History of Ebola, Outbreak locations, Prevention, Need for Supplies
What Is the History of Ebola?
Ebola hemorrhagic fever (also just called Ebola or EHF) is a highly contagious illness and is often fatal in nonhuman primates (chimpanzees, monkeys, and gorillas) as well as humans. The cause of outbreaks is an infection with the Ebola virus (see Ebola Pictures). The virus got its name from a river in the Democratic Republic of the Congo (formerly Zaire) in Africa, where it was first recognized.
There are four identified subtypes of Ebola virus. Three of the four have caused disease in humans:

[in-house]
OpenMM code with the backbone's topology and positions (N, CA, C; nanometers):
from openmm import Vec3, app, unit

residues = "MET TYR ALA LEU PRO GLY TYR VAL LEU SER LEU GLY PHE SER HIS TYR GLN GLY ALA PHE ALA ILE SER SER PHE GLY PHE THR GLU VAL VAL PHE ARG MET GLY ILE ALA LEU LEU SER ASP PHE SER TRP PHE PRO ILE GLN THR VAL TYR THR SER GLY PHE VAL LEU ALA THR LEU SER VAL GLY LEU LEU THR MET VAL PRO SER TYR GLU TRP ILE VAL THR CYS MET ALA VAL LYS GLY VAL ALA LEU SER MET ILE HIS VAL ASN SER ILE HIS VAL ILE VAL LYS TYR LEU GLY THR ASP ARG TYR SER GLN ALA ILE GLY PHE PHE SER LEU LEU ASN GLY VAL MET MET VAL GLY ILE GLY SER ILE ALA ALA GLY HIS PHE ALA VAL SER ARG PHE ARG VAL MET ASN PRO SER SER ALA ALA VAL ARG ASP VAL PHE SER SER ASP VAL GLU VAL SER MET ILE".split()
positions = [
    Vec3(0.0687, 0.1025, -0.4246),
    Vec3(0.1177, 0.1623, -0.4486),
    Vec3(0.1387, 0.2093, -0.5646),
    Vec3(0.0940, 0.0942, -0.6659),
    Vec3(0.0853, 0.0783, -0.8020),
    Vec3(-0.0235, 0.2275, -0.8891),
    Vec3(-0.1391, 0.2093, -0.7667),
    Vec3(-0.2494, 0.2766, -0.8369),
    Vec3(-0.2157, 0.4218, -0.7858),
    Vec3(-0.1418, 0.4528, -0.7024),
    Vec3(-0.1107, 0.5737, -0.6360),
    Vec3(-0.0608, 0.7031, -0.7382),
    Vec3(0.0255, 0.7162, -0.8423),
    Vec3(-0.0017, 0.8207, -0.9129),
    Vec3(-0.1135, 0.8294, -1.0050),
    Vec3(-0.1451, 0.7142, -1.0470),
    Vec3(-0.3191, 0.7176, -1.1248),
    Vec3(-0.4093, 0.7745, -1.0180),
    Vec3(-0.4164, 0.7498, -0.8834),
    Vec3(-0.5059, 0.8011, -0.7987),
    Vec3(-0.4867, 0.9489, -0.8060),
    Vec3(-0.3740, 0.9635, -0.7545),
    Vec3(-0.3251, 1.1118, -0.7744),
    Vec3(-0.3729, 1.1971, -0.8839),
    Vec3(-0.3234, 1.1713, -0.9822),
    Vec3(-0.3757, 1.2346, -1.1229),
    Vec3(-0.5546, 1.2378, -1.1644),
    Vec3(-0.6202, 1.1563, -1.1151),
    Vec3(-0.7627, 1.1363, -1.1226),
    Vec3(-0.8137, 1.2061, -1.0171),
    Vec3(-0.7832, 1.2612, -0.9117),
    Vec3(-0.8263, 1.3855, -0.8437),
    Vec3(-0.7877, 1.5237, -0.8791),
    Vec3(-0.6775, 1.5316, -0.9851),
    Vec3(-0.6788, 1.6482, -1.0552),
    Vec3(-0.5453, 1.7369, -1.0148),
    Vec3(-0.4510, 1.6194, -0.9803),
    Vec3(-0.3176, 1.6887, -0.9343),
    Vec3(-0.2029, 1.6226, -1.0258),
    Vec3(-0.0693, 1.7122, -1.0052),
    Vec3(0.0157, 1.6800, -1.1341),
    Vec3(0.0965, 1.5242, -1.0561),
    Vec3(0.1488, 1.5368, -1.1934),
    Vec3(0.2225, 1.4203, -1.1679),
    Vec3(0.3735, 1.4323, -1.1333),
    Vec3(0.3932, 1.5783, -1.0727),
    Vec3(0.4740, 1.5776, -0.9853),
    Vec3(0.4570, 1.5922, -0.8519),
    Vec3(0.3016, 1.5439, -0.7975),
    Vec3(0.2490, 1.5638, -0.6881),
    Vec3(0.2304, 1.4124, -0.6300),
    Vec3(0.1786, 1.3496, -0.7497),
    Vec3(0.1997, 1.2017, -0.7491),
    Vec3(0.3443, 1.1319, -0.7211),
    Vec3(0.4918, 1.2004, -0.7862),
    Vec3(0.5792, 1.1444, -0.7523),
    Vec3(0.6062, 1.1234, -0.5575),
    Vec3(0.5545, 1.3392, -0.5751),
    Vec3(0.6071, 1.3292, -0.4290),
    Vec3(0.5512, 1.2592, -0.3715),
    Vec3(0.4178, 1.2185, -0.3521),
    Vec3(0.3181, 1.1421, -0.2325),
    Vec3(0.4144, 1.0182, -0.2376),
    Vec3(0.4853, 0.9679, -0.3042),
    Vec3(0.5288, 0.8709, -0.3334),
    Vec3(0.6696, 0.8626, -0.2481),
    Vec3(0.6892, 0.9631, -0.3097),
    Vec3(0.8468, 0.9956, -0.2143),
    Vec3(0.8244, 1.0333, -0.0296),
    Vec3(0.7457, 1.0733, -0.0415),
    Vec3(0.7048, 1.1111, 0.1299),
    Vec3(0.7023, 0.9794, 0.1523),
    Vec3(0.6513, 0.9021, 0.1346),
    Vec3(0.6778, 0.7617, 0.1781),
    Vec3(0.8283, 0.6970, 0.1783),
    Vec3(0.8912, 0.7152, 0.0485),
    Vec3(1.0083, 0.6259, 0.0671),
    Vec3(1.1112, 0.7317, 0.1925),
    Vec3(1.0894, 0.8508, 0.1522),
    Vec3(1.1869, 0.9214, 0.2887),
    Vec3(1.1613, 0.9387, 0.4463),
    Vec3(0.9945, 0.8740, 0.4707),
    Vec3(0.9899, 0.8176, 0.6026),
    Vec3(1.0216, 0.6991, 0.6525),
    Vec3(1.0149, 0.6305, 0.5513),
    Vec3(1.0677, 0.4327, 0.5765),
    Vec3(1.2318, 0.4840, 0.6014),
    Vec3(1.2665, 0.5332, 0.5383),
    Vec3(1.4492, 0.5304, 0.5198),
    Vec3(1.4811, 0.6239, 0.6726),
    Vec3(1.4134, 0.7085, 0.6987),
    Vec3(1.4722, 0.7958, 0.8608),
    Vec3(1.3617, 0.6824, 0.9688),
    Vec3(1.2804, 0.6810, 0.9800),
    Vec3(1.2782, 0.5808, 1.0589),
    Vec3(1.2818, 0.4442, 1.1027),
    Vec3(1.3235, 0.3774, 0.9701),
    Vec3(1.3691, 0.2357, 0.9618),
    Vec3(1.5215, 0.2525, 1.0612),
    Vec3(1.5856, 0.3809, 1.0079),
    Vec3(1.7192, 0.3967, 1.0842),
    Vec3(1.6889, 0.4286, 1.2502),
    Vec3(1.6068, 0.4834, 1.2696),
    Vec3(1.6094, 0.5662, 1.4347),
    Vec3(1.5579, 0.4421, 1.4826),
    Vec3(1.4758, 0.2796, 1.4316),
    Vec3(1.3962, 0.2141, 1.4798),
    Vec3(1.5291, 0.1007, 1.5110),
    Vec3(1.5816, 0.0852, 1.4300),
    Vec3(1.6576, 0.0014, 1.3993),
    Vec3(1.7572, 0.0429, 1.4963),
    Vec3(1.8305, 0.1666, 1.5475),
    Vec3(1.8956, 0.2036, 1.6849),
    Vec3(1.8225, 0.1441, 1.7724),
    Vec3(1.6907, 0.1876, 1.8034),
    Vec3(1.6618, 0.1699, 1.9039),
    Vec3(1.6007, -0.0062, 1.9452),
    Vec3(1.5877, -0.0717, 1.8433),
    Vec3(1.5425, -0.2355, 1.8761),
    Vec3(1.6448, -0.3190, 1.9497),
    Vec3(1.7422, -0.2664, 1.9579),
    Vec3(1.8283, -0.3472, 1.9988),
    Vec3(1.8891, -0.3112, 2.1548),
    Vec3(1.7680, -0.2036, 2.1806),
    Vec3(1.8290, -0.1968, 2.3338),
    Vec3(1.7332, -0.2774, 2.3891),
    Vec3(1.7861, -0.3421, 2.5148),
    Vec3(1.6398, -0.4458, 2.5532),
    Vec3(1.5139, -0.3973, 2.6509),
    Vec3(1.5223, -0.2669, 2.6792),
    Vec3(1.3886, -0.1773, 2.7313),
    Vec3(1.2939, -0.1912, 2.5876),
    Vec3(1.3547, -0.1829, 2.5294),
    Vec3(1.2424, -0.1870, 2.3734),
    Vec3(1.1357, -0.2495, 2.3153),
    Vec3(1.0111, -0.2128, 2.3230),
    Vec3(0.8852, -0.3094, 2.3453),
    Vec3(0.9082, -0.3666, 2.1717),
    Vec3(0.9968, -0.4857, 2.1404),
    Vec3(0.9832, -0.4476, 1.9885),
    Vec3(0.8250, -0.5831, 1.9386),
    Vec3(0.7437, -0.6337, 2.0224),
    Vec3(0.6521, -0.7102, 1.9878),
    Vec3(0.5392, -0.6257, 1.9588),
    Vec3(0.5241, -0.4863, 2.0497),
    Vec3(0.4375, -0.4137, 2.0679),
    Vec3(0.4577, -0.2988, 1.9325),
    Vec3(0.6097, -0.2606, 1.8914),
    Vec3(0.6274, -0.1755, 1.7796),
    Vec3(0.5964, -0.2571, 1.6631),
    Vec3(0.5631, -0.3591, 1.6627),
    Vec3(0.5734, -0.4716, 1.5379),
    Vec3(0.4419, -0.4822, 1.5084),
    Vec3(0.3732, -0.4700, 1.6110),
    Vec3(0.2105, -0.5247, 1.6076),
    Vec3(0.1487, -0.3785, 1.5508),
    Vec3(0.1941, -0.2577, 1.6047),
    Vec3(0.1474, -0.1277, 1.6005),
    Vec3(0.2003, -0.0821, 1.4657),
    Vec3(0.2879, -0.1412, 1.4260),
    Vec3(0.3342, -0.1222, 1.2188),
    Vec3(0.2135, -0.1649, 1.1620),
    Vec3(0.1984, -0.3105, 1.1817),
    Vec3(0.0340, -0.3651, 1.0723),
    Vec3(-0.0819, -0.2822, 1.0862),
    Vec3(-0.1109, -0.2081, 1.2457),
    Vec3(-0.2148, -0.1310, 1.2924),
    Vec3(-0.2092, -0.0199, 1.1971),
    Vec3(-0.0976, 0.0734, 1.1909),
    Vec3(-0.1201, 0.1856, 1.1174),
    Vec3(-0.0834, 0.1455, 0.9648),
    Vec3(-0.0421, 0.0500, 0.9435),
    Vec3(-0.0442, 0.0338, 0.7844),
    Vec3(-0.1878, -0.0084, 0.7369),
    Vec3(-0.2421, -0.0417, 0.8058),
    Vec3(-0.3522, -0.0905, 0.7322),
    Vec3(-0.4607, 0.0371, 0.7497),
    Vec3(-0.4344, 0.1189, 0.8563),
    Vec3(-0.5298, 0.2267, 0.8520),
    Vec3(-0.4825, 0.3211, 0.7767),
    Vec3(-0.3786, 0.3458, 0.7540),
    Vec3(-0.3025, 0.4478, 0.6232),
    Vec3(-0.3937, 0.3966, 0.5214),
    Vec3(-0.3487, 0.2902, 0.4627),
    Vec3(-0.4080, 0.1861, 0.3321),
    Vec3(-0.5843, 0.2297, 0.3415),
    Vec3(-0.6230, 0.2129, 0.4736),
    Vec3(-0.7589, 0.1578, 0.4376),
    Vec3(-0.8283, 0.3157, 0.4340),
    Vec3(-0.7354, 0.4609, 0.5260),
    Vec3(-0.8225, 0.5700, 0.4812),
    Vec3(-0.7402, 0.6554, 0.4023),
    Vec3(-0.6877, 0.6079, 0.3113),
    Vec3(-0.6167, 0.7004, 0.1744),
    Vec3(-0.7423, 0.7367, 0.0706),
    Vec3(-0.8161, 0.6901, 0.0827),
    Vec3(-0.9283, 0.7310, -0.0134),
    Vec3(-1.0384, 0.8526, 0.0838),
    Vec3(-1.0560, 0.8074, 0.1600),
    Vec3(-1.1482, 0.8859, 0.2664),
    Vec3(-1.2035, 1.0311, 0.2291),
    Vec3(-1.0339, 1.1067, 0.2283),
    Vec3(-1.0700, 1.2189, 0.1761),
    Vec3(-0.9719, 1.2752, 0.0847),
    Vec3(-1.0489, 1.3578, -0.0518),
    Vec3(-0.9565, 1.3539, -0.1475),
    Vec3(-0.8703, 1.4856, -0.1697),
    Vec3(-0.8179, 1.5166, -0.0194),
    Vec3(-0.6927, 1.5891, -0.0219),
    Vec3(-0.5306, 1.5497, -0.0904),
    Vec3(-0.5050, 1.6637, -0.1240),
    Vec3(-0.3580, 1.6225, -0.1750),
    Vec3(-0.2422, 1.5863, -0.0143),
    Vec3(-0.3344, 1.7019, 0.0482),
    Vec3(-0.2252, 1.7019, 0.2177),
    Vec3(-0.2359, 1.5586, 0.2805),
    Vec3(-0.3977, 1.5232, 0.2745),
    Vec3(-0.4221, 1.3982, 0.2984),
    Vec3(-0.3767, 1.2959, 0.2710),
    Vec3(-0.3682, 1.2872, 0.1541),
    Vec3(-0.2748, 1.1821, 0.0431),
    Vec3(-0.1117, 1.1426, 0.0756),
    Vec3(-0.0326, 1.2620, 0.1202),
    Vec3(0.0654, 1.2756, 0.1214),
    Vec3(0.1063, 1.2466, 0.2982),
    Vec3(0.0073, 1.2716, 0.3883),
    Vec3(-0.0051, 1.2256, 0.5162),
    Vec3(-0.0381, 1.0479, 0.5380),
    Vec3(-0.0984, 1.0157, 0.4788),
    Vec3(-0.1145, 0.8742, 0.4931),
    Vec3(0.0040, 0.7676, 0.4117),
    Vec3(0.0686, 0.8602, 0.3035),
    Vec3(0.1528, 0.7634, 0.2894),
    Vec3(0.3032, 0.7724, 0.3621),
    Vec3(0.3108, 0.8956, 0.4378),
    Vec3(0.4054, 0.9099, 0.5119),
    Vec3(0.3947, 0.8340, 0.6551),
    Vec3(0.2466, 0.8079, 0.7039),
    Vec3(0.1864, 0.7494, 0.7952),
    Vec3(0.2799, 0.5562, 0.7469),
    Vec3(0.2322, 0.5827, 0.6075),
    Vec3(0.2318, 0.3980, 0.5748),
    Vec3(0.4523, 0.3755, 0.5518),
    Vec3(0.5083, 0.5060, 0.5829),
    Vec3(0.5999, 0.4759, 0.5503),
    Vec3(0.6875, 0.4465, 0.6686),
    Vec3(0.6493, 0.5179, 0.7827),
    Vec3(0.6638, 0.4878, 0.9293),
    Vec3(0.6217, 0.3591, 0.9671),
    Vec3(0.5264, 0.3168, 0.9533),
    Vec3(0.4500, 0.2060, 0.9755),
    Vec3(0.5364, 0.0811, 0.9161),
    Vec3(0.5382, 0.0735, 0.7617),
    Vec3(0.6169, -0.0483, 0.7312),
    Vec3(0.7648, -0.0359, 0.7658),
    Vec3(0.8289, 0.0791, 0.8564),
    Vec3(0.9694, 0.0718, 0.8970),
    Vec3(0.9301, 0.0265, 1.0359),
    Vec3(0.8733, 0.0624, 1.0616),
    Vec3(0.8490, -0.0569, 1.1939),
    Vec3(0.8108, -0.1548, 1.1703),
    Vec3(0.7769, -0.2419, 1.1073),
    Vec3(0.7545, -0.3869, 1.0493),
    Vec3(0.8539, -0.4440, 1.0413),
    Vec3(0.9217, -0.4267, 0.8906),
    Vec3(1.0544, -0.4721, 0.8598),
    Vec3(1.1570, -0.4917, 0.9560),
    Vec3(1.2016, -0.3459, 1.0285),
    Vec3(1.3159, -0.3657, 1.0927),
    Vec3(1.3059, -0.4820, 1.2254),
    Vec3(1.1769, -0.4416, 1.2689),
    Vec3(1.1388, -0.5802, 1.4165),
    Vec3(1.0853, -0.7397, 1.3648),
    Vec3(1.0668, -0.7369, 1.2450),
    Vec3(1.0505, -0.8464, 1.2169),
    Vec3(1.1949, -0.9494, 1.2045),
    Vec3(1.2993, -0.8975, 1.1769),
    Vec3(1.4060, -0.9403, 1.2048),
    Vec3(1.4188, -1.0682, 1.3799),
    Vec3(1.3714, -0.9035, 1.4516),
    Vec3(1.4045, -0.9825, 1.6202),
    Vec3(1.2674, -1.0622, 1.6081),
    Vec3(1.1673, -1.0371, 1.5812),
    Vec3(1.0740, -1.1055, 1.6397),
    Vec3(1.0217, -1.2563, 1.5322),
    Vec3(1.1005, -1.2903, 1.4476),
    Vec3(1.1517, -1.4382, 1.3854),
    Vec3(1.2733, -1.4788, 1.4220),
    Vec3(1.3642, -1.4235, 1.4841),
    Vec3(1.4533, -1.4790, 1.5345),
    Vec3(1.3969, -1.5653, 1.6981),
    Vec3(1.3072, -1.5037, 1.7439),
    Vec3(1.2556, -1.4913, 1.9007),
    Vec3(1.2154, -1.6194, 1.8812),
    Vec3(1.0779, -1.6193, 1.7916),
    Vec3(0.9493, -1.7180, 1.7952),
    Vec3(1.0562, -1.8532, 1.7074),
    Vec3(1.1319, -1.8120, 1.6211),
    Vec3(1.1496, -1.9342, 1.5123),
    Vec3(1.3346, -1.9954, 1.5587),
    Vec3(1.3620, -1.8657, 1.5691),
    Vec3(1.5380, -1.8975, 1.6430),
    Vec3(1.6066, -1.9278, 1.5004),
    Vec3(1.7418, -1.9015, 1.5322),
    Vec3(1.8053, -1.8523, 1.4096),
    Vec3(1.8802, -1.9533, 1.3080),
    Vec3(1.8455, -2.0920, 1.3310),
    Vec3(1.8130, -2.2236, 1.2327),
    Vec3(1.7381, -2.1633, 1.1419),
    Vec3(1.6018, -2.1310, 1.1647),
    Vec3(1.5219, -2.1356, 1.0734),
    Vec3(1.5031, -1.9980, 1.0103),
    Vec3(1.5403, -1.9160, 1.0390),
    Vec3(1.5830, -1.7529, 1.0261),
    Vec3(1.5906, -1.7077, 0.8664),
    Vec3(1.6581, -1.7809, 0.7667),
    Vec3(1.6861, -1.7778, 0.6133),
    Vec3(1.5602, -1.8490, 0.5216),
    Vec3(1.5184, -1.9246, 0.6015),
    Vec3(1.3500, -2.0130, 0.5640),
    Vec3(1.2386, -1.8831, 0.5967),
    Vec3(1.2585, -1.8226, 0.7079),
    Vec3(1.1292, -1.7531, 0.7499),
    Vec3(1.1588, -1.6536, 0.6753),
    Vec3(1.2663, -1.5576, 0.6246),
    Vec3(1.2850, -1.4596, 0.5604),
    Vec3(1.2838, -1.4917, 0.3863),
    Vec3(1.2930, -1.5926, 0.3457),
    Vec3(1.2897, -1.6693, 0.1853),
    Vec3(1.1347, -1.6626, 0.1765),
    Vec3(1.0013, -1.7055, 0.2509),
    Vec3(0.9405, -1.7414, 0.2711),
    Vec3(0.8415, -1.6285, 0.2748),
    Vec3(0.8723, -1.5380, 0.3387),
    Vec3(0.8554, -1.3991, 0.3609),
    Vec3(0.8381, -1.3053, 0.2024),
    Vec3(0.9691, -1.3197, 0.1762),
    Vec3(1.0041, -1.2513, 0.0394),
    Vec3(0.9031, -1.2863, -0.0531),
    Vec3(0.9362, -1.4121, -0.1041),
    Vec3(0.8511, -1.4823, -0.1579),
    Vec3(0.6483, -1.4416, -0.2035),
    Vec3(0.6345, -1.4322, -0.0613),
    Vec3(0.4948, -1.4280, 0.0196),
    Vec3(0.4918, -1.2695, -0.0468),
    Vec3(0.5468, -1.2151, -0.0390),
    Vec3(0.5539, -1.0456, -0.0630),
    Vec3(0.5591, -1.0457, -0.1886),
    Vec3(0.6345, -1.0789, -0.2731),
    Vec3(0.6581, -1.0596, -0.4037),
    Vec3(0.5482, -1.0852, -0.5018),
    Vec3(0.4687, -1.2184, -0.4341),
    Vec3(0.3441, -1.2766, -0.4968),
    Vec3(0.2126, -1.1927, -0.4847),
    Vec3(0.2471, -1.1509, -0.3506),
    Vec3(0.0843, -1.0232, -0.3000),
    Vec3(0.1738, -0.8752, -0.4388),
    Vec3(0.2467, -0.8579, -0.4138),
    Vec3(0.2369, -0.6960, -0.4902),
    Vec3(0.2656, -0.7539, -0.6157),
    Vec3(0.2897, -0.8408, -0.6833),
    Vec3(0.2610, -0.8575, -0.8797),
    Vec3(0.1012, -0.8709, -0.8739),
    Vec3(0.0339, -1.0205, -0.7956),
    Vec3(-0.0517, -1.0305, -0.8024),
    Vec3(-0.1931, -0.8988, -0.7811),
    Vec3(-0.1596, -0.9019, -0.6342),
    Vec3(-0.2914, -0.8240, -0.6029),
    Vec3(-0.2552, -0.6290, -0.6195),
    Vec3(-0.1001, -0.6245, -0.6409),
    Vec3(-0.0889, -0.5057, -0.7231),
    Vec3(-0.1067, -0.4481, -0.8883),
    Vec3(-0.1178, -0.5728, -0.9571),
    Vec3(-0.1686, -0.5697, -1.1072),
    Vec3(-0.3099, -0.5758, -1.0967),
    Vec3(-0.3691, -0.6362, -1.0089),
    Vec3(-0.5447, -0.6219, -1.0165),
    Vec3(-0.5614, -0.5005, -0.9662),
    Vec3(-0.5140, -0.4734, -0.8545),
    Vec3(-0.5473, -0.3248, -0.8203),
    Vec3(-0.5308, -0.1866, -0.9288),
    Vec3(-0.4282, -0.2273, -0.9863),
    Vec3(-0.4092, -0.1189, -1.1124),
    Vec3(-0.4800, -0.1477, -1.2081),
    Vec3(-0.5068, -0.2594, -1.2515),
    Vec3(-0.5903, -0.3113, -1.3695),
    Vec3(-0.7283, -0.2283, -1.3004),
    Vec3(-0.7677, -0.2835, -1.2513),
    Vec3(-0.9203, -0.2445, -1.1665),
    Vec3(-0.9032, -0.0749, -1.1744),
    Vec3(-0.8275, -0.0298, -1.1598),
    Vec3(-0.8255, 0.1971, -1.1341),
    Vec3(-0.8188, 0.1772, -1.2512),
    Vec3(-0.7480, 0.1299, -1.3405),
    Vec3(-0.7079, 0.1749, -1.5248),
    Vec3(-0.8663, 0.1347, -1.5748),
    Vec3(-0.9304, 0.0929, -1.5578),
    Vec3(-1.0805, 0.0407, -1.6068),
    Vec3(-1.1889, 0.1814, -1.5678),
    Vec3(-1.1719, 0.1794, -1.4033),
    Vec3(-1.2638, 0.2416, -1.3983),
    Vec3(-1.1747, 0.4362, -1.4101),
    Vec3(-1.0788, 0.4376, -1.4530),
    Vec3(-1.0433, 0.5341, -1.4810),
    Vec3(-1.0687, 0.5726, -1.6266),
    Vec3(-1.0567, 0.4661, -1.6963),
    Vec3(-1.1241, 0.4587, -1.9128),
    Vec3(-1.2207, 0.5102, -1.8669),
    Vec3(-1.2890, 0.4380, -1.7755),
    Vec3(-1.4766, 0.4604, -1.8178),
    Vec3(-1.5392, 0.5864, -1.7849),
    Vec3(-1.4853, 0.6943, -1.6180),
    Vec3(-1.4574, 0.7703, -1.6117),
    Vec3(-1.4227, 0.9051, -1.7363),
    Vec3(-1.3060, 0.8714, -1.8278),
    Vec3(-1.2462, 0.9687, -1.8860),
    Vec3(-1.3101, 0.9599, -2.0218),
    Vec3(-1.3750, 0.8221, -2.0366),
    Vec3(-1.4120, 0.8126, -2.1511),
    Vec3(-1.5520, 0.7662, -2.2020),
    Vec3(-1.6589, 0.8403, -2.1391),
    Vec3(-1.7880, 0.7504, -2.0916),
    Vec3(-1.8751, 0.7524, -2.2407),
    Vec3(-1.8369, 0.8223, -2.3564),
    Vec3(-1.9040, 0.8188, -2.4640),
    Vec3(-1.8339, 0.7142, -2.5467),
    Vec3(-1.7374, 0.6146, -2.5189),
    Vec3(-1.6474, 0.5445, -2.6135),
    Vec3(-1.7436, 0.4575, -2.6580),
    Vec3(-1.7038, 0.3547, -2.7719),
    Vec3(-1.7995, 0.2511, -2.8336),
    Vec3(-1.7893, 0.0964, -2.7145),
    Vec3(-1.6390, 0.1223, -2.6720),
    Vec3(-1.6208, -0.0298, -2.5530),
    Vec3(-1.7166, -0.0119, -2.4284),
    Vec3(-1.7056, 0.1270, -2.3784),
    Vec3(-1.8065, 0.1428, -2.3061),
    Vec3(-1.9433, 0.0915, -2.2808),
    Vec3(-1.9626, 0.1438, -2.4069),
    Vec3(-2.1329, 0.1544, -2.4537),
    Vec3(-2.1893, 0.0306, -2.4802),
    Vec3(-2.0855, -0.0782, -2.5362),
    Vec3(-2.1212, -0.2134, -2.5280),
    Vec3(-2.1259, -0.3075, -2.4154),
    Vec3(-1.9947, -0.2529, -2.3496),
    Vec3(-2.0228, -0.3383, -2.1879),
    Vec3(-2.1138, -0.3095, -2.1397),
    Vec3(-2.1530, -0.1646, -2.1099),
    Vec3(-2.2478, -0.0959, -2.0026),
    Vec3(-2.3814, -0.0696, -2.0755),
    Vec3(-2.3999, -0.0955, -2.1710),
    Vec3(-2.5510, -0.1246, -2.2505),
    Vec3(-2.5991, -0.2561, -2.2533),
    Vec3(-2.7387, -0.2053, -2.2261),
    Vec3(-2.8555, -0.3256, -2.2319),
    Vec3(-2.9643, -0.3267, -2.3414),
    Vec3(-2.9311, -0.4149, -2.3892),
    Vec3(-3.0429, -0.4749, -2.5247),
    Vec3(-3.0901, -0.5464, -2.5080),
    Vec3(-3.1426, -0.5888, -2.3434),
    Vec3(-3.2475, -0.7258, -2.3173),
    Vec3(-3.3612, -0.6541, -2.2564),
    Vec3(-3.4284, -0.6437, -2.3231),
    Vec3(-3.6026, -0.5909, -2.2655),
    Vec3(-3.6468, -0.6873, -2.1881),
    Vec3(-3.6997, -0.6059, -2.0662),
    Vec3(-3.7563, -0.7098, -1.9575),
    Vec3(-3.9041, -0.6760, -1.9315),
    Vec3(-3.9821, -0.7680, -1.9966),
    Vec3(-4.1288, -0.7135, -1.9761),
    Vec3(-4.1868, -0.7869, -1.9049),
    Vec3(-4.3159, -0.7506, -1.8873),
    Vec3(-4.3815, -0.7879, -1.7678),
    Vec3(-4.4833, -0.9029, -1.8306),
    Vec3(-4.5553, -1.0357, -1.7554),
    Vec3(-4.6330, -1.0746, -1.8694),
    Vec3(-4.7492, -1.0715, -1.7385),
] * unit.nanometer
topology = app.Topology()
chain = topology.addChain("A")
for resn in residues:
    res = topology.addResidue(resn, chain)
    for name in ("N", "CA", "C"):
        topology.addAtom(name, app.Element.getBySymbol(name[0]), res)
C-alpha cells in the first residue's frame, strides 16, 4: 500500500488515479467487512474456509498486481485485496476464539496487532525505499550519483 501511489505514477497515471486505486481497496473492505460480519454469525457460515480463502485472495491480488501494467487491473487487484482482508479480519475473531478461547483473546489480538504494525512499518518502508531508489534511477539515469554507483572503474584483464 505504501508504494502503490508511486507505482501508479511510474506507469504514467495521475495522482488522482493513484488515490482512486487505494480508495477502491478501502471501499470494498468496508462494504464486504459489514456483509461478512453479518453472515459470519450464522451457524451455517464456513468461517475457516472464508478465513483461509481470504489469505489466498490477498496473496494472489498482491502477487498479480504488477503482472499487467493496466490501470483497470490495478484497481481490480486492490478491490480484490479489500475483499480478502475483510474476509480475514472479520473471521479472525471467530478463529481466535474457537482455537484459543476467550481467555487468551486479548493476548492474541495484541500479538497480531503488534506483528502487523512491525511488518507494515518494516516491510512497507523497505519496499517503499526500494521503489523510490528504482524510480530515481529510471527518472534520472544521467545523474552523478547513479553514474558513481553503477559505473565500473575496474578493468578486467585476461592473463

Ebola-Zaire. Continued READING
There’s no vaccine to prevent Ebola. The best way to avoid catching the disease is by not traveling to areas where the virus is found.
Health care workers can prevent infection by wearing masks, gloves, and goggles whenever they come into contact with people who may have Ebola. Currently Happenings
Need For Supplies
Ebola supplies are in demand in disease-stricken areas of West Africa, but shipments are backlogged, quarantined and delayed as supply ships are turned away and airlines cancel flights to the region. Brussels Airlines reported an 80-ton backlog of supplies at its hub airport and is considering adding charter flights, even though it has now resumed regular service after three days without operations. British Airways has suspended service to Liberia and Sierra Leone until next year. Air France-KLM has cancelled flights.